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Figure 1: Timeline of clinical findings (colposcopy pictures). (a) initial finding (b) + 2 weeks treatment (c) + 3 months maintenance therapy

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Figure 2: Histologic findings. (a) Hematoxylin and eosin staining, original magnification x50. (b) Hematoxylin and eosin staining, original magnification x100. (c) HPV staining (Anti Human Papilloma virus (HPV) Clone K1H8, Dako / Agilent (M3528), 1:50, pretreatment pH 6,0) original magnification x200.

In summary, as there were no signs for (pre)malignant lesions, HPV infection or any other acute disease, we decided to perform a local treatment with corticosteroids as the leading signs of histological analysis showed chronic inflammation. Besides discontinuation of oral contraceptives the patient hence applied budesonid rectal foam intravaginally once daily for 15 days. Subsequent colposcopy after two weeks showed complete remission (see Figure 1b). The patient did not have any discomfort. Budesonid foam was continued every three days for three months. Colposcopy did not show a relapse of the leukoplakia (see Figure 1c). Consequently, Budesonid application was discontinued which did not result in any relapse.

2. Discussion

Leukoplakia of the cervix appears as a white plaque before application of acetic acid. White coloration is caused by excessive keratin deposition and relative vascularity in epithelial cells. Leukoplakia can be idiopathic or induced by HPV infection. Also, cervical neoplasms and high grade lesions can induce keratin deposit and appear as leukoplakia. As they can hide premalignant lesions, leukoplakia patches in the transformation zone of the cervix should be biopsied [1]. In our case, we did not find a causal reason for the chronic inflammatory reaction underlying the severe leukoplakia. Sometimes, contraceptives can impact the vaginal microflora and genital tract immune cells enhancing the risk for infections [2]. Leukoplakia of the oral cavity is the most common potentially malignant lesion and there appears to be some link between HPV infection and carcinomatous transformation [3]. Vulvar leukoplakia is most often associated with lichen sclerosis and is treated with topical corticosteroids due to risk of malignancy [4]. As cervical leukoplakia can hide (pre)malignant lesions or be caused by them, biopsy and treatment is essential. Compared to vulvar lesions, where topical glucocorticoids are first line treatment, intravaginal application is rare and pharmaceutical market lacks products for this indication.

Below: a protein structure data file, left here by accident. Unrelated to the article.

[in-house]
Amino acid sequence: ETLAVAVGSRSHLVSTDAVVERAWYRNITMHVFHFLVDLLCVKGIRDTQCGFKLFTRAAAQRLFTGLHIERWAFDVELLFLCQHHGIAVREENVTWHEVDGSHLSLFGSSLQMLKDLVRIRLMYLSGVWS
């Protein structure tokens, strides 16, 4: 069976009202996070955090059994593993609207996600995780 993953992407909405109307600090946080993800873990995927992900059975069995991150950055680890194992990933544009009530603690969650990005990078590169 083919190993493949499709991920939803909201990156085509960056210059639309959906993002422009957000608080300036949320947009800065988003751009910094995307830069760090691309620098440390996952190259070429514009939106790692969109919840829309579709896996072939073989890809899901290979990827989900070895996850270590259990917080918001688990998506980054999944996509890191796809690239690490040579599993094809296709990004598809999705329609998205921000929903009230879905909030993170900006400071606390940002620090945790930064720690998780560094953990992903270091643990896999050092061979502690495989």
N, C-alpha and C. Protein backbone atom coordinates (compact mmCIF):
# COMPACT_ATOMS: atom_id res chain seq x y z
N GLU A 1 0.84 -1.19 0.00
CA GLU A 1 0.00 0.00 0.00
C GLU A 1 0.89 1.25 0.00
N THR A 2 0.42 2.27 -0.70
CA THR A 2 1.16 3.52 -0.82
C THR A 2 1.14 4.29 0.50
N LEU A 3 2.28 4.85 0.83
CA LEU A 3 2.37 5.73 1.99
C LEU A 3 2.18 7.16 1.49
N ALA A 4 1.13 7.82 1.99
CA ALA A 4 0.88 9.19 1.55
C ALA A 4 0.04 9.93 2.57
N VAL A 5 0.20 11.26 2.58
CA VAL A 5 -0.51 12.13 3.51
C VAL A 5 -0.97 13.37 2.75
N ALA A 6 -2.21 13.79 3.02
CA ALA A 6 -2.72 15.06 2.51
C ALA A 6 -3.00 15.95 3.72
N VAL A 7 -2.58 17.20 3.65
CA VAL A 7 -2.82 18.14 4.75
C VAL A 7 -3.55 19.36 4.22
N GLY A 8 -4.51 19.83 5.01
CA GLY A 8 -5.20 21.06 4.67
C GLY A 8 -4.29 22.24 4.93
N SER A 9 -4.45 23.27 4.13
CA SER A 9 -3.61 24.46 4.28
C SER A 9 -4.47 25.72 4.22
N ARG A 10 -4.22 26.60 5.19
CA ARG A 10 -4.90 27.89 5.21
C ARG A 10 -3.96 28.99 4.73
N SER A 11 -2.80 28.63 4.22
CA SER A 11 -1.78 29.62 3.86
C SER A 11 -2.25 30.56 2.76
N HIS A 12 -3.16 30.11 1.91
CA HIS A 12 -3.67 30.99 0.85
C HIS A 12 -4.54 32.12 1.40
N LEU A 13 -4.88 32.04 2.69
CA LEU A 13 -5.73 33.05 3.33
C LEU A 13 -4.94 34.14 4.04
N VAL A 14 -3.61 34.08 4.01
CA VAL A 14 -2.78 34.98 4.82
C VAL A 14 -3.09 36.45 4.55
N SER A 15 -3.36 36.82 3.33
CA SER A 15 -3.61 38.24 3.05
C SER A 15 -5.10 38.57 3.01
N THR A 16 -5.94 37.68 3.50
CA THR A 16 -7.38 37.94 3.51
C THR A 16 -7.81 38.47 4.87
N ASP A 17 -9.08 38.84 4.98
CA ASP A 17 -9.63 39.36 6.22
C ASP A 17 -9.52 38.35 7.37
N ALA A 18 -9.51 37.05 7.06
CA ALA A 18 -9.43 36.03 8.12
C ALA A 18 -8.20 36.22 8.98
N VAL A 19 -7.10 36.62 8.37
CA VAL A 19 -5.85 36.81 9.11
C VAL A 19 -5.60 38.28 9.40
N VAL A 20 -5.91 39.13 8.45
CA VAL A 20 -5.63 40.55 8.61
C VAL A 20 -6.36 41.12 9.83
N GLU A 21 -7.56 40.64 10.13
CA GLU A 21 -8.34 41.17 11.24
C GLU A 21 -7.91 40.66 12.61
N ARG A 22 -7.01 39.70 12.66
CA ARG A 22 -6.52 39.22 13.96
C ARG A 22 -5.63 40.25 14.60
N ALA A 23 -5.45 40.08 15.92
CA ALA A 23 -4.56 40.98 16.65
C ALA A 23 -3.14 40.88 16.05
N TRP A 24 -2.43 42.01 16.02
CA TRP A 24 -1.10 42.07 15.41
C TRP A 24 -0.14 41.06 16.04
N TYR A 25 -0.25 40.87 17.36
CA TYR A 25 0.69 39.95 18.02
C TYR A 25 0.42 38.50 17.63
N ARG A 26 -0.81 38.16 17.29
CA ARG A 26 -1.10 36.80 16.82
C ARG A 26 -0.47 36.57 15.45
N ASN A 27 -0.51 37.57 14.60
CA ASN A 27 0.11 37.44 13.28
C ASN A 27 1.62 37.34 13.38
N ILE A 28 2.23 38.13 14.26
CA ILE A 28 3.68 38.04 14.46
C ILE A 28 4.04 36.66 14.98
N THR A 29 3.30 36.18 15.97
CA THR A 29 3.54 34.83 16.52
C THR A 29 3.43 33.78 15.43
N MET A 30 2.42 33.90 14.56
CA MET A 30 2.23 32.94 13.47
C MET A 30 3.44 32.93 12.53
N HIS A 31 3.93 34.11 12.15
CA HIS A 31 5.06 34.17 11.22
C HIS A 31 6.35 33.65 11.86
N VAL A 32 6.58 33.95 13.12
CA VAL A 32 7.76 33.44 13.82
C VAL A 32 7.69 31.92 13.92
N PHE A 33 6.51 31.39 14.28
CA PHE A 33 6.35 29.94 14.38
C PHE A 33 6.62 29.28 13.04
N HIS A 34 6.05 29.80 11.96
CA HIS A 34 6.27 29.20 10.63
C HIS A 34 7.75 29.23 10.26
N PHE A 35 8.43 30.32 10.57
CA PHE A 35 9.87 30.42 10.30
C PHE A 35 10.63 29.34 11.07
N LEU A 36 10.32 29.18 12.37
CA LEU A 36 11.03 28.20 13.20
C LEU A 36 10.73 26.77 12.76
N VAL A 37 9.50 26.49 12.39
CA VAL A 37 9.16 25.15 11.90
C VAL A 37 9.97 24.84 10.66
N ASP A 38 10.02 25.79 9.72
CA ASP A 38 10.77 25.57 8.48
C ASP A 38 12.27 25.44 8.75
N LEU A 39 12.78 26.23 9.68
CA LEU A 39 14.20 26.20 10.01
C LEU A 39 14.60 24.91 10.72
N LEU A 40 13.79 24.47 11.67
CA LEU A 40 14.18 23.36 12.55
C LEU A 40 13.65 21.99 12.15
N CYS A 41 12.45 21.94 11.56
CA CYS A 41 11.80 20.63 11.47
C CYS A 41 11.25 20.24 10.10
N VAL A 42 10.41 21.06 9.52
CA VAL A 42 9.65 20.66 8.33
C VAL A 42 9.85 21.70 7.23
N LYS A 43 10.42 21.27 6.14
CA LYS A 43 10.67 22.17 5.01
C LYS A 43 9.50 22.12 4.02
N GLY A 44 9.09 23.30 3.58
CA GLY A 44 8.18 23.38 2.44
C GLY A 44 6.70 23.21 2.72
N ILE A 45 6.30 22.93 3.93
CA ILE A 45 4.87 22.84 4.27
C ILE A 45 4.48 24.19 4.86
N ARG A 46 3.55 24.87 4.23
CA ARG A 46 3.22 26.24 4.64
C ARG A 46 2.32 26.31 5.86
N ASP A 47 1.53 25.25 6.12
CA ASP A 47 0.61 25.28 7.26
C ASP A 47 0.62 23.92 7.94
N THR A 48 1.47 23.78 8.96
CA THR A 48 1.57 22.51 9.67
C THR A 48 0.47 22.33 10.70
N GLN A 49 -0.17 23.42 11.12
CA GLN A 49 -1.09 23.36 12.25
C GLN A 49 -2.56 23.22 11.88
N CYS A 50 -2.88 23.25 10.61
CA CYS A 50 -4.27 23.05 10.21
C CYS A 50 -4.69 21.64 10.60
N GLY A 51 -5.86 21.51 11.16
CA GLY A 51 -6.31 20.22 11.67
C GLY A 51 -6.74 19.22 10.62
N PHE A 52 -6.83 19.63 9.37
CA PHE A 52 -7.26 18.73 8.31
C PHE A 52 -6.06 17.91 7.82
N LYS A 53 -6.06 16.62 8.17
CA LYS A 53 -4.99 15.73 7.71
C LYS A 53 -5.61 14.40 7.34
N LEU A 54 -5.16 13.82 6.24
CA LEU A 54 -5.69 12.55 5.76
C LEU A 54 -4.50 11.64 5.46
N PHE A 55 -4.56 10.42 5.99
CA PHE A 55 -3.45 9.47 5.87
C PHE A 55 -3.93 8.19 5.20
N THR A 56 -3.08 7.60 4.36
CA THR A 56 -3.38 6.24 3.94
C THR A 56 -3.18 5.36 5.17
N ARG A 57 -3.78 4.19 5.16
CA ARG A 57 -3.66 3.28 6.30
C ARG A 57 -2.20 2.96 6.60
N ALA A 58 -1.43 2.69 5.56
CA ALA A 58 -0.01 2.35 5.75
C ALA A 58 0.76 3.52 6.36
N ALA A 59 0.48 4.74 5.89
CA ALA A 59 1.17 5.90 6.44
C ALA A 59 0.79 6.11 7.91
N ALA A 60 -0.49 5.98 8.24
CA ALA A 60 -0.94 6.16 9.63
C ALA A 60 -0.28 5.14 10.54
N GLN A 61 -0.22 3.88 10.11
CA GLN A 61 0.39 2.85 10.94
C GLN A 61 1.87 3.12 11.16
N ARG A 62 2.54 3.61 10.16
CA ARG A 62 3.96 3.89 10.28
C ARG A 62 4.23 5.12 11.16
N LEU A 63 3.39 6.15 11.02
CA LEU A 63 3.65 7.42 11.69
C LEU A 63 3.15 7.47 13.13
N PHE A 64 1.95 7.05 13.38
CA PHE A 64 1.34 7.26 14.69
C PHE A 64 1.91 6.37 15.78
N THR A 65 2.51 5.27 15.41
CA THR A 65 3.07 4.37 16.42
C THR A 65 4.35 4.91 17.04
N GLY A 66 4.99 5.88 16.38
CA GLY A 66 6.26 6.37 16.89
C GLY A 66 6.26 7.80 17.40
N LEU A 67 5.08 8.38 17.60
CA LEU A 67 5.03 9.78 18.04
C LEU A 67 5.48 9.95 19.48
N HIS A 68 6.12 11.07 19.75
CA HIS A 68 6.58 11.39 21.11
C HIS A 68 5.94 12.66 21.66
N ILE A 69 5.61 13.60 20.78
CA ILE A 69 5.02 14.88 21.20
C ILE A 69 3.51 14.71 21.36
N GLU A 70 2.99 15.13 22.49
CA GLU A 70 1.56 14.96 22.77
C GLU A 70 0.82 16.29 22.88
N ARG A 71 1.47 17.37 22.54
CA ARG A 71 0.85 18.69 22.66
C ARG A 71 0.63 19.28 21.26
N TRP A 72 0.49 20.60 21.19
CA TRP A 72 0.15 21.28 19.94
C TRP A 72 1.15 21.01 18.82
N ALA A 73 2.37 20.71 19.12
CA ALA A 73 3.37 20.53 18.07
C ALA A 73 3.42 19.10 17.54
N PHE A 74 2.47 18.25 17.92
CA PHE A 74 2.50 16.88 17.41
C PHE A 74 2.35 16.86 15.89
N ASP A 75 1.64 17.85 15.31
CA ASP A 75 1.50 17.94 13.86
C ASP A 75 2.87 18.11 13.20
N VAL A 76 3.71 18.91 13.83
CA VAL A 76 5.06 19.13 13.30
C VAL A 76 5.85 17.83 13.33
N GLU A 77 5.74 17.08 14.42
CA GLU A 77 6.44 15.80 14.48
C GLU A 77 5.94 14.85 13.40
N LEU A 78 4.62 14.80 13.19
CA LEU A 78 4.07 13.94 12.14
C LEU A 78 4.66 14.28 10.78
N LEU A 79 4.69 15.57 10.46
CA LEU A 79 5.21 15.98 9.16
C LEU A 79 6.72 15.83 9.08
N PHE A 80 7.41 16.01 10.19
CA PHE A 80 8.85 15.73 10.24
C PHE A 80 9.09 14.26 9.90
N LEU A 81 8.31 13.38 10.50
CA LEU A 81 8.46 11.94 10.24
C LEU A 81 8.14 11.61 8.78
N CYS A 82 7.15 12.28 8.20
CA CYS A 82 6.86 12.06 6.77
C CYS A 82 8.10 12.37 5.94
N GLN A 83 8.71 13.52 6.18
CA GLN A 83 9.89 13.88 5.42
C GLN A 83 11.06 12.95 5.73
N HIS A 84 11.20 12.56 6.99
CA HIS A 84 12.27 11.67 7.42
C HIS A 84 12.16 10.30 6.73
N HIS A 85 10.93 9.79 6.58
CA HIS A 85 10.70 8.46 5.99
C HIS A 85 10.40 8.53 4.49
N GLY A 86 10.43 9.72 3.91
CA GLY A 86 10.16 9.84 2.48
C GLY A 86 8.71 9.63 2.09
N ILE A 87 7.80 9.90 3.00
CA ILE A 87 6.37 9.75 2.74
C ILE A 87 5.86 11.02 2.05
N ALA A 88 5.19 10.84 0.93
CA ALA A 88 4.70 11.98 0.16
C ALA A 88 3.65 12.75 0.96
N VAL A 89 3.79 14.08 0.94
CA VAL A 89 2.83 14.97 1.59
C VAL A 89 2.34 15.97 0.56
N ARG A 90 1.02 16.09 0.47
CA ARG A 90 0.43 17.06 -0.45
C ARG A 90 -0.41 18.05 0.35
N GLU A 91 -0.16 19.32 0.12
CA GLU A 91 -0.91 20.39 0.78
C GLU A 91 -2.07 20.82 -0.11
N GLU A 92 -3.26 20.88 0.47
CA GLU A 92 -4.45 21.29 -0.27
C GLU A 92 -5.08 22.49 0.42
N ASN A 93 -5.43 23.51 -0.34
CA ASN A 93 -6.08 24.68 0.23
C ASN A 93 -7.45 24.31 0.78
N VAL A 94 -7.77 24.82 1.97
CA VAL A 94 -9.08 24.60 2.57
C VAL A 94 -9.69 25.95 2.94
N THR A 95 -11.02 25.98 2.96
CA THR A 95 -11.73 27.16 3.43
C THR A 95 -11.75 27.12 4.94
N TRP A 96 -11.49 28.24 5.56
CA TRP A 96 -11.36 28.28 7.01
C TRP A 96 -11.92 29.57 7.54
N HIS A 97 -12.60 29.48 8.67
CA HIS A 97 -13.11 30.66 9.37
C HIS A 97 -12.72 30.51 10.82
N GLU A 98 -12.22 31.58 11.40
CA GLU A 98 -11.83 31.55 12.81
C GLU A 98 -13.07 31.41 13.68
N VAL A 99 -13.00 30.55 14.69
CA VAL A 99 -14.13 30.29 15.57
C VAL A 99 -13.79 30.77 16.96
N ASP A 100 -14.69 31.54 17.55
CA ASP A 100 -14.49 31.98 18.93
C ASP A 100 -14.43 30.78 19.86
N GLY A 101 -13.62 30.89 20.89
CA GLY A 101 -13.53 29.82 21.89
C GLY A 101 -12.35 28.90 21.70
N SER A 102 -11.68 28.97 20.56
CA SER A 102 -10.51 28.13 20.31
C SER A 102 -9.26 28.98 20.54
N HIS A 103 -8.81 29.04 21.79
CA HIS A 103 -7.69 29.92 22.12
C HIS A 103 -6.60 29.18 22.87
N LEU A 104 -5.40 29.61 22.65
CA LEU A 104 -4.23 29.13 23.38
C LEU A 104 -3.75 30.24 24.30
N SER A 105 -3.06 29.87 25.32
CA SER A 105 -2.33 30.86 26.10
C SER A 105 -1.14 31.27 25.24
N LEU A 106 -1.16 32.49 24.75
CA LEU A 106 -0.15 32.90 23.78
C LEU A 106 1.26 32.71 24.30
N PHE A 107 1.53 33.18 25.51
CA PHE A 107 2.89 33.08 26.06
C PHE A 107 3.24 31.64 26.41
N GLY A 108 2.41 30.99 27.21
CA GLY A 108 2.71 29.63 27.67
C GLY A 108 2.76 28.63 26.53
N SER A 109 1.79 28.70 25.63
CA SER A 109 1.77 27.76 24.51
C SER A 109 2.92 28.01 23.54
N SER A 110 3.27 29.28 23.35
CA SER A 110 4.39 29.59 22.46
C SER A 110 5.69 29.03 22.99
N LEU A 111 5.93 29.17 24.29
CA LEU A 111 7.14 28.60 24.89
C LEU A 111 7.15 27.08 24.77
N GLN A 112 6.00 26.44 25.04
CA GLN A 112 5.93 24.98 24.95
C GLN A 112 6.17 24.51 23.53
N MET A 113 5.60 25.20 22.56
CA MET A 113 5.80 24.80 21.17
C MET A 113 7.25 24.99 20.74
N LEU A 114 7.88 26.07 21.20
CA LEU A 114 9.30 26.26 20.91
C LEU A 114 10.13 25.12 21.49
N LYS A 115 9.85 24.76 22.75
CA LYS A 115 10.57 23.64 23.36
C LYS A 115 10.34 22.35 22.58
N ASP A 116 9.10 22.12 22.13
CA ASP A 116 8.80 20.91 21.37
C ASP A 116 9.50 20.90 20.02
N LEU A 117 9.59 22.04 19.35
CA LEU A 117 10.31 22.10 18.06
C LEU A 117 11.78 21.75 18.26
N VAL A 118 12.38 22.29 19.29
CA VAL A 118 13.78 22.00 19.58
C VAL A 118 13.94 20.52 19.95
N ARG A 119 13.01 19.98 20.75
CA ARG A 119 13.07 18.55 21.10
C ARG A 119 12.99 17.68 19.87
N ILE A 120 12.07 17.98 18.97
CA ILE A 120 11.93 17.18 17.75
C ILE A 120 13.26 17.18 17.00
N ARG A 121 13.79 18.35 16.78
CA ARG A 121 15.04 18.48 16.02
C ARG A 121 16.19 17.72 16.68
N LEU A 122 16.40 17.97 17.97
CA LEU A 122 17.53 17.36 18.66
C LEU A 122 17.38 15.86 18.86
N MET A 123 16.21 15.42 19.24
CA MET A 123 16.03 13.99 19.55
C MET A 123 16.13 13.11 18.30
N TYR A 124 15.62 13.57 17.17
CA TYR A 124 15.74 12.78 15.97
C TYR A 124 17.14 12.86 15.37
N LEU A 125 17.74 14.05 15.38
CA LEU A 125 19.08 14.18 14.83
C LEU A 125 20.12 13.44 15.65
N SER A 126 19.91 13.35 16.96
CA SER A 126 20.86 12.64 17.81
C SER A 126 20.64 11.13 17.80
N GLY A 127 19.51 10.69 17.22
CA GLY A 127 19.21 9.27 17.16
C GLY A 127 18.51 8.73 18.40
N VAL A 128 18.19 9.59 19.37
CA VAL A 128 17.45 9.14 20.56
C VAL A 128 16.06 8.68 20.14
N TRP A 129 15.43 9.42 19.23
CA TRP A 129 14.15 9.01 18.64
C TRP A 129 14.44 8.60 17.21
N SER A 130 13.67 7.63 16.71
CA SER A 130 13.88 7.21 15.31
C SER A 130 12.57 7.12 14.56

3. Conclusion

Our case showed a unique, successful and well tolerated treatment with intravaginal application of budesonid foams, resulting in a quick and complete remission of an extensive leukoplakia of the vagina and cervix.

References

  1. Küppers VR. Revidierte kolposkopische und zytologische Nomenklaturen. Gynäkologe (2016).
  2. Achilles SL, Hillier SL. The complexity of contraceptives: understanding their impact on genital immune cells and vaginal microbiota. AIDS 27 (2013): S5-15.
  3. Feller L, Lemmer J. Cell transformation and the evolution of a field of precancerization as it relates to oral leukoplakia. Int J Dent 2011 (2011): 321750.
  4. Yordanov A, Tantchev L, Kostov S, et al. Vulvar leukoplakia: therapeutic options. Prz Menopauzalny 19 (2020): 135-139.